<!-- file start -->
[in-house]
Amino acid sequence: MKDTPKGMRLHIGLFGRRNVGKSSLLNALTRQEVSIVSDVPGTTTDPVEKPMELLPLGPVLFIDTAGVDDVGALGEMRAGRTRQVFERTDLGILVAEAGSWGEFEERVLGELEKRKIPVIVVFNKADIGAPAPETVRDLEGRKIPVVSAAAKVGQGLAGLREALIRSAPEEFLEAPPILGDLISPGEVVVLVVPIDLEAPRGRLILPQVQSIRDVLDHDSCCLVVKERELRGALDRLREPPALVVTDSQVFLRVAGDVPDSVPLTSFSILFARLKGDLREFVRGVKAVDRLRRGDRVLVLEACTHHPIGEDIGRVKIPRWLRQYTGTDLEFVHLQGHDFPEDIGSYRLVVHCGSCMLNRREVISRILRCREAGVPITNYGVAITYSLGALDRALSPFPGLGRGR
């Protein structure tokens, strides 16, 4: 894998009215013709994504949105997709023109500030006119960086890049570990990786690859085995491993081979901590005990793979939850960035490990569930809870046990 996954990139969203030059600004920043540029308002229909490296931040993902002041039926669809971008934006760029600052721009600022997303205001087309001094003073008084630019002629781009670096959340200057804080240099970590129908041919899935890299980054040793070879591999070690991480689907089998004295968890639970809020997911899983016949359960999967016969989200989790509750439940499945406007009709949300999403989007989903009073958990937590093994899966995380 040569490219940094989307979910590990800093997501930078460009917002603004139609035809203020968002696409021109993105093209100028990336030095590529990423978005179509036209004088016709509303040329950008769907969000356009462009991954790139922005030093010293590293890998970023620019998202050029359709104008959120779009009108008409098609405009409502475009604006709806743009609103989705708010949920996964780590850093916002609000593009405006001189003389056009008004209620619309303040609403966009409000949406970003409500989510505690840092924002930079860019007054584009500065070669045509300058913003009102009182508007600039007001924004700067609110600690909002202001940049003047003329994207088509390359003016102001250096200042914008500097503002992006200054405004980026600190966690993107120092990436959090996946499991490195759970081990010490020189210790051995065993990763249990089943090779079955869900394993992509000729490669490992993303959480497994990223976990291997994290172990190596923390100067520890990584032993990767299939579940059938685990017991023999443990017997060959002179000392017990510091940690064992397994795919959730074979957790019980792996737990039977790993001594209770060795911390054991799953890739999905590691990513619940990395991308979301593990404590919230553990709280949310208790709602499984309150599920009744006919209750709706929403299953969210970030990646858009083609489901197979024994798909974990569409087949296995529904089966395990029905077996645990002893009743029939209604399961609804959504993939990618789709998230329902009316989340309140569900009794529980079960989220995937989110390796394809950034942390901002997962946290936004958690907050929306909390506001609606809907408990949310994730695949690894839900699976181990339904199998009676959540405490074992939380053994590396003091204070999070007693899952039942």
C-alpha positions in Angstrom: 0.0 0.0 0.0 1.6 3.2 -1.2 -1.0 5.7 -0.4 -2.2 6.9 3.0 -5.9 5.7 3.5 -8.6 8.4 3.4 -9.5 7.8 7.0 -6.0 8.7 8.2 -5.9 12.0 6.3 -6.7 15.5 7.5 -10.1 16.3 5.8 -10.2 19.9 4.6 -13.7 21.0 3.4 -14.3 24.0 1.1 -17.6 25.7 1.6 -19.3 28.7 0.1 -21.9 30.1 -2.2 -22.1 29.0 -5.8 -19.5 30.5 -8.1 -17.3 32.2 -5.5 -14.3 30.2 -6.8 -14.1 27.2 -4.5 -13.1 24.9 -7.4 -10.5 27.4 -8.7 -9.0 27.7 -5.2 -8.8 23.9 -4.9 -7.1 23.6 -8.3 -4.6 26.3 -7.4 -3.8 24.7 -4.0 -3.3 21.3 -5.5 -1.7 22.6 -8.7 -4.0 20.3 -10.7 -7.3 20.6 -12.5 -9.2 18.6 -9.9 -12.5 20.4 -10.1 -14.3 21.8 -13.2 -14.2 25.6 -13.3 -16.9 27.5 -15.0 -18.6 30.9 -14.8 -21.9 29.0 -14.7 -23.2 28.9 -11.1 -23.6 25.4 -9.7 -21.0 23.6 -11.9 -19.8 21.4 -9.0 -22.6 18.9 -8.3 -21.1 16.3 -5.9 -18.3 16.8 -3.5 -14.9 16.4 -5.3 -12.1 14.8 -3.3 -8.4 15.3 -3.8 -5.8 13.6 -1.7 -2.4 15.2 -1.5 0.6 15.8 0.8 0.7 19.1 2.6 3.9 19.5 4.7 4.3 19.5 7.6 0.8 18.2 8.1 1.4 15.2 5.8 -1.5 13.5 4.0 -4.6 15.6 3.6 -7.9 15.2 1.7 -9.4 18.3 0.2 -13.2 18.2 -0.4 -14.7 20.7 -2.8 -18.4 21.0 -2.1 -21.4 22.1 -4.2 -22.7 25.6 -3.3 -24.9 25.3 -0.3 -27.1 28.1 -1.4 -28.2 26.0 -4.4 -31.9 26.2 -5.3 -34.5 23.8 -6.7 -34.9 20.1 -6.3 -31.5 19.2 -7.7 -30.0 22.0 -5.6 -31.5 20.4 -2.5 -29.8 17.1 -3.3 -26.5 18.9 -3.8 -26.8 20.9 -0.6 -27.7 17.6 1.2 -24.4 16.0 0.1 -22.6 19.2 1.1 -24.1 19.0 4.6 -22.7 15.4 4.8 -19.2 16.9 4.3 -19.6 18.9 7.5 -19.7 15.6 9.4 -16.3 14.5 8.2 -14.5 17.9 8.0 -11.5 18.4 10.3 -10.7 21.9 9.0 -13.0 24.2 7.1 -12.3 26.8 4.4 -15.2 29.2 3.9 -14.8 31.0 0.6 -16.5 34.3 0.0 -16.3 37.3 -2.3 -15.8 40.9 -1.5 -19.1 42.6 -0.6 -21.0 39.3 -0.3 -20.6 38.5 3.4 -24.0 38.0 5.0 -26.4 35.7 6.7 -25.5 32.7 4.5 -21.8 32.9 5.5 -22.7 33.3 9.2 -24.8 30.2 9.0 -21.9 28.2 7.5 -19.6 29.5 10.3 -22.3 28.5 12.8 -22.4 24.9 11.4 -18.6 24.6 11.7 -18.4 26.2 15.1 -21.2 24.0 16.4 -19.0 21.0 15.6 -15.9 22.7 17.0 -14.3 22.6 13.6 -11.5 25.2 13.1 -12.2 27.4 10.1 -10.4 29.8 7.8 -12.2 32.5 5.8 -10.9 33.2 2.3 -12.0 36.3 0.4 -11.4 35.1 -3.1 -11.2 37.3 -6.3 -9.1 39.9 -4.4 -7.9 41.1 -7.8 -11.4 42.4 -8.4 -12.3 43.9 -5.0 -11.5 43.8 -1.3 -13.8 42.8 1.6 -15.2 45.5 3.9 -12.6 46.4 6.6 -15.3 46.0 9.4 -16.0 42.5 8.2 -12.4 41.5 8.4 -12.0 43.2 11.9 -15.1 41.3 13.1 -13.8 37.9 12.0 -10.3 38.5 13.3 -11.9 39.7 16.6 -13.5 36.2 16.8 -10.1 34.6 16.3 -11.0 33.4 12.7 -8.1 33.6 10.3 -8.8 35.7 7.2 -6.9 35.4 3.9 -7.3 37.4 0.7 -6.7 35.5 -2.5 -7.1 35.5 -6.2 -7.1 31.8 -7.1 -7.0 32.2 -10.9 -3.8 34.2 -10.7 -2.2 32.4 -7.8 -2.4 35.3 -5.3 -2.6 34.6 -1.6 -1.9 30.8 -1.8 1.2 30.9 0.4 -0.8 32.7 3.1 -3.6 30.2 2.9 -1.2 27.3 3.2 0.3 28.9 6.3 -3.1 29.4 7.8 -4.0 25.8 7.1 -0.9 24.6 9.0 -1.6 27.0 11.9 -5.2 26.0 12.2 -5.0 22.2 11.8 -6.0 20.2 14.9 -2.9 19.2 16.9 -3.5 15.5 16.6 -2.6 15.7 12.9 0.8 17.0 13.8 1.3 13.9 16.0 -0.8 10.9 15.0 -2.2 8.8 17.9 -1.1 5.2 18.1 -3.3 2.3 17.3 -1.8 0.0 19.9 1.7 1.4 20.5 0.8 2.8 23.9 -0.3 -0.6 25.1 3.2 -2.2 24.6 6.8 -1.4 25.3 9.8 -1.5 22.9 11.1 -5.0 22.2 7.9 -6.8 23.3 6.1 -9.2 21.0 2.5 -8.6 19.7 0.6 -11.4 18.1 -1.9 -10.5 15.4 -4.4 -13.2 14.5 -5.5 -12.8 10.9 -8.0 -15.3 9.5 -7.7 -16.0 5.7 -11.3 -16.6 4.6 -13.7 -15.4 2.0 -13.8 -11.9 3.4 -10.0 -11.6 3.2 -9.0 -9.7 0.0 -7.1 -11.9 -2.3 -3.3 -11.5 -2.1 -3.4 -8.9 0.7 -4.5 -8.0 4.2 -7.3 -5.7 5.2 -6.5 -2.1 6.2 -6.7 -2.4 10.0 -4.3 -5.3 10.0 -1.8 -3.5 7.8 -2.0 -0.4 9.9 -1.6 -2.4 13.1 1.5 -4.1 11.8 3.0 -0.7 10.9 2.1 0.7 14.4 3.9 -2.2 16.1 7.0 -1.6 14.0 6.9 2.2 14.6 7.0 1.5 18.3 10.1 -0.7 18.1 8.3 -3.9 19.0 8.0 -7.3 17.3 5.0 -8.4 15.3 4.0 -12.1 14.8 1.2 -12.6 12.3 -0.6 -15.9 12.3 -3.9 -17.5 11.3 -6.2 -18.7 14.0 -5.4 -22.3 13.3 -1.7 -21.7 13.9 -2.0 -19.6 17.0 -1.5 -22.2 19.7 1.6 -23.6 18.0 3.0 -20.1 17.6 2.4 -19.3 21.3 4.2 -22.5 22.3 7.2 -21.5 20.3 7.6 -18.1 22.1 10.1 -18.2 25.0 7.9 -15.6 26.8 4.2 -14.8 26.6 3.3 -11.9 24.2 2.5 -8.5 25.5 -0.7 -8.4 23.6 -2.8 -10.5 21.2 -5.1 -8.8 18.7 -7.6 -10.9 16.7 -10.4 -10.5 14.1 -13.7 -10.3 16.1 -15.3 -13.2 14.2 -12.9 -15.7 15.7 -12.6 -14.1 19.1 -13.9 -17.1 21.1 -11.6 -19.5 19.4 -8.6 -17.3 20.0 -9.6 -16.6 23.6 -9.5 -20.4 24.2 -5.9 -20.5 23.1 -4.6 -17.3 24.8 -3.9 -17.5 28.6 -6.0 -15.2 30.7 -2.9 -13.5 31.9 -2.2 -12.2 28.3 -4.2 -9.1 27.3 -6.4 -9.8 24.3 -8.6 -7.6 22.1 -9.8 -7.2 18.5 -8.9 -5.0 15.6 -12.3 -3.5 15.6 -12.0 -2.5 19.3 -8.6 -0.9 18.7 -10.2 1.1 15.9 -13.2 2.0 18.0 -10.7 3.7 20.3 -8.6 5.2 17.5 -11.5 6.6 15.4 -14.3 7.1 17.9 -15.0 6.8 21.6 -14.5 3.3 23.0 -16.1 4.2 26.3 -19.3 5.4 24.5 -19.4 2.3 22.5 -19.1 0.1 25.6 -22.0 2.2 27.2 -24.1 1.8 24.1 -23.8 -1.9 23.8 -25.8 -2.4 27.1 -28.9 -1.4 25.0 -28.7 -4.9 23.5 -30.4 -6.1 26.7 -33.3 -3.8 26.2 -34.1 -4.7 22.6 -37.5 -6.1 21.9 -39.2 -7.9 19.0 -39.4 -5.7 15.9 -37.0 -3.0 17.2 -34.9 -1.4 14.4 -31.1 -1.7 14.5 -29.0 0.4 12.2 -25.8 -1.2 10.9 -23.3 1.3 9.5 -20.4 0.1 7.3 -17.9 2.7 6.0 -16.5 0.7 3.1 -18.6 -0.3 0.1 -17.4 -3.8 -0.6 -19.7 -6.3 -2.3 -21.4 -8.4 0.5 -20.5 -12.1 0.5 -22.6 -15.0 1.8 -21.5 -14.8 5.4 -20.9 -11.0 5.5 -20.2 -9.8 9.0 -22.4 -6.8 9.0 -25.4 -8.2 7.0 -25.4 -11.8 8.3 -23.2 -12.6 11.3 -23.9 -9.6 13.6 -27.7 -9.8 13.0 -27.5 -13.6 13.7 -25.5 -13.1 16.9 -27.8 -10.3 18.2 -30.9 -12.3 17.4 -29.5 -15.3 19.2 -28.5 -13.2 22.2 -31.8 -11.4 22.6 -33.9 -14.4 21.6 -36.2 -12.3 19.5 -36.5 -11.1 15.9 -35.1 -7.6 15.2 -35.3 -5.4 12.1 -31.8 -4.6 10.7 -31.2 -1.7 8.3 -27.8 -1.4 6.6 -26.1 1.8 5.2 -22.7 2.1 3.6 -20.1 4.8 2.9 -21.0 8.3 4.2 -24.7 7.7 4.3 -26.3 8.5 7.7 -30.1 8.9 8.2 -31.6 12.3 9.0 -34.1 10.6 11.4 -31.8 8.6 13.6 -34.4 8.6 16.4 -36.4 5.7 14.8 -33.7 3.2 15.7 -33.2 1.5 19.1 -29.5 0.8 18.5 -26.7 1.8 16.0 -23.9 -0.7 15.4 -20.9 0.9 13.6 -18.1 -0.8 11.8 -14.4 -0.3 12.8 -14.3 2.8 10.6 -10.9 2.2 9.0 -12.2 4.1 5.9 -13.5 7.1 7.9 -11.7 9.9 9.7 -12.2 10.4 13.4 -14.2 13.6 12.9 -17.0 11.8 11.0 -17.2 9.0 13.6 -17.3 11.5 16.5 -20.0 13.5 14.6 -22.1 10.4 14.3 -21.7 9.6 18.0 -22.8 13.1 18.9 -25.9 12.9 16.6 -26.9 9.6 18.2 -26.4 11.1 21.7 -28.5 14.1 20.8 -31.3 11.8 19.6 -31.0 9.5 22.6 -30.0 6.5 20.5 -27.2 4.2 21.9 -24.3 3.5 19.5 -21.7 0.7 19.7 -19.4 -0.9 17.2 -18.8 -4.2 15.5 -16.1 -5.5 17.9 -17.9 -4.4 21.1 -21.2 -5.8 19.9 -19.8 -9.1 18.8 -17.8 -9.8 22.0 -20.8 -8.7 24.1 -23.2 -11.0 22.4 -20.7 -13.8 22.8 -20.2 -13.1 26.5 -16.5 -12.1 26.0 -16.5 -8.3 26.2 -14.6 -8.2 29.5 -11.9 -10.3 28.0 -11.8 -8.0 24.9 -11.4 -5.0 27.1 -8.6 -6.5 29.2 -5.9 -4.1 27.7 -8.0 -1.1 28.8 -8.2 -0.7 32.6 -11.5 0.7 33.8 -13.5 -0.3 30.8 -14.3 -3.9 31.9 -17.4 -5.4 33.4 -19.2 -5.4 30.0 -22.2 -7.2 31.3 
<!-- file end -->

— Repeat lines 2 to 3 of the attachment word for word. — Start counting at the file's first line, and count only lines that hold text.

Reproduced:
Amino acid sequence: MKDTPKGMRLHIGLFGRRNVGKSSLLNALTRQEVSIVSDVPGTTTDPVEKPMELLPLGPVLFIDTAGVDDVGALGEMRAGRTRQVFERTDLGILVAEAGSWGEFEERVLGELEKRKIPVIVVFNKADIGAPAPETVRDLEGRKIPVVSAAAKVGQGLAGLREALIRSAPEEFLEAPPILGDLISPGEVVVLVVPIDLEAPRGRLILPQVQSIRDVLDHDSCCLVVKERELRGALDRLREPPALVVTDSQVFLRVAGDVPDSVPLTSFSILFARLKGDLREFVRGVKAVDRLRRGDRVLVLEACTHHPIGEDIGRVKIPRWLRQYTGTDLEFVHLQGHDFPEDIGSYRLVVHCGSCMLNRREVISRILRCREAGVPITNYGVAITYSLGALDRALSPFPGLGRGR
């Protein structure tokens, strides 16, 4: 894998009215013709994504949105997709023109500030006119960086890049570990990786690859085995491993081979901590005990793979939850960035490990569930809870046990 996954990139969203030059600004920043540029308002229909490296931040993902002041039926669809971008934006760029600052721009600022997303205001087309001094003073008084630019002629781009670096959340200057804080240099970590129908041919899935890299980054040793070879591999070690991480689907089998004295968890639970809020997911899983016949359960999967016969989200989790509750439940499945406007009709949300999403989007989903009073958990937590093994899966995380 040569490219940094989307979910590990800093997501930078460009917002603004139609035809203020968002696409021109993105093209100028990336030095590529990423978005179509036209004088016709509303040329950008769907969000356009462009991954790139922005030093010293590293890998970023620019998202050029359709104008959120779009009108008409098609405009409502475009604006709806743009609103989705708010949920996964780590850093916002609000593009405006001189003389056009008004209620619309303040609403966009409000949406970003409500989510505690840092924002930079860019007054584009500065070669045509300058913003009102009182508007600039007001924004700067609110600690909002202001940049003047003329994207088509390359003016102001250096200042914008500097503002992006200054405004980026600190966690993107120092990436959090996946499991490195759970081990010490020189210790051995065993990763249990089943090779079955869900394993992509000729490669490992993303959480497994990223976990291997994290172990190596923390100067520890990584032993990767299939579940059938685990017991023999443990017997060959002179000392017990510091940690064992397994795919959730074979957790019980792996737990039977790993001594209770060795911390054991799953890739999905590691990513619940990395991308979301593990404590919230553990709280949310208790709602499984309150599920009744006919209750709706929403299953969210970030990646858009083609489901197979024994798909974990569409087949296995529904089966395990029905077996645990002893009743029939209604399961609804959504993939990618789709998230329902009316989340309140569900009794529980079960989220995937989110390796394809950034942390901002997962946290936004958690907050929306909390506001609606809907408990949310994730695949690894839900699976181990339904199998009676959540405490074992939380053994590396003091204070999070007693899952039942």